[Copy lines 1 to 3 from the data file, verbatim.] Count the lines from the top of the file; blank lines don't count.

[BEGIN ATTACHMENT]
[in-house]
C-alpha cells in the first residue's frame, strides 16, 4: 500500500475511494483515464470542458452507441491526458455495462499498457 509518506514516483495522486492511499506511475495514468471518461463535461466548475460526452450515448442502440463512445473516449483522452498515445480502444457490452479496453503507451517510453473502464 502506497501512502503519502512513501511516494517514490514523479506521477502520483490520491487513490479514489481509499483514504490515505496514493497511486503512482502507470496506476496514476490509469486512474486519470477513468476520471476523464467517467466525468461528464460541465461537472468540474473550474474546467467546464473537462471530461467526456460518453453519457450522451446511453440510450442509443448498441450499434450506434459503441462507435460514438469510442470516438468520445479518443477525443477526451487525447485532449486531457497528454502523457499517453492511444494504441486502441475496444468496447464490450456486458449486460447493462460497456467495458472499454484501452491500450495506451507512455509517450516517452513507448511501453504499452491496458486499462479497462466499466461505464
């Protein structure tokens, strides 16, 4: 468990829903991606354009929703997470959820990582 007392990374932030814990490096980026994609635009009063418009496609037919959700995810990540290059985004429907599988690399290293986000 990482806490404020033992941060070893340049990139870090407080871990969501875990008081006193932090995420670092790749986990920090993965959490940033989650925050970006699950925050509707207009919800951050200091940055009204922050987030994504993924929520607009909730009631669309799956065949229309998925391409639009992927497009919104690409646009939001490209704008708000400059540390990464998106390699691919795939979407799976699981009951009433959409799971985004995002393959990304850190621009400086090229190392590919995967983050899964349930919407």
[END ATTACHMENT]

[in-house]
C-alpha cells in the first residue's frame, strides 16, 4: 500500500475511494483515464470542458452507441491526458455495462499498457 509518506514516483495522486492511499506511475495514468471518461463535461466548475460526452450515448442502440463512445473516449483522452498515445480502444457490452479496453503507451517510453473502464 502506497501512502503519502512513501511516494517514490514523479506521477502520483490520491487513490479514489481509499483514504490515505496514493497511486503512482502507470496506476496514476490509469486512474486519470477513468476520471476523464467517467466525468461528464460541465461537472468540474473550474474546467467546464473537462471530461467526456460518453453519457450522451446511453440510450442509443448498441450499434450506434459503441462507435460514438469510442470516438468520445479518443477525443477526451487525447485532449486531457497528454502523457499517453492511444494504441486502441475496444468496447464490450456486458449486460447493462460497456467495458472499454484501452491500450495506451507512455509517450516517452513507448511501453504499452491496458486499462479497462466499466461505464
């Protein structure tokens, strides 16, 4: 468990829903991606354009929703997470959820990582 007392990374932030814990490096980026994609635009009063418009496609037919959700995810990540290059985004429907599988690399290293986000 990482806490404020033992941060070893340049990139870090407080871990969501875990008081006193932090995420670092790749986990920090993965959490940033989650925050970006699950925050509707207009919800951050200091940055009204922050987030994504993924929520607009909730009631669309799956065949229309998925391409639009992927497009919104690409646009939001490209704008708000400059540390990464998106390699691919795939979407799976699981009951009433959409799971985004995002393959990304850190621009400086090229190392590919995967983050899964349930919407």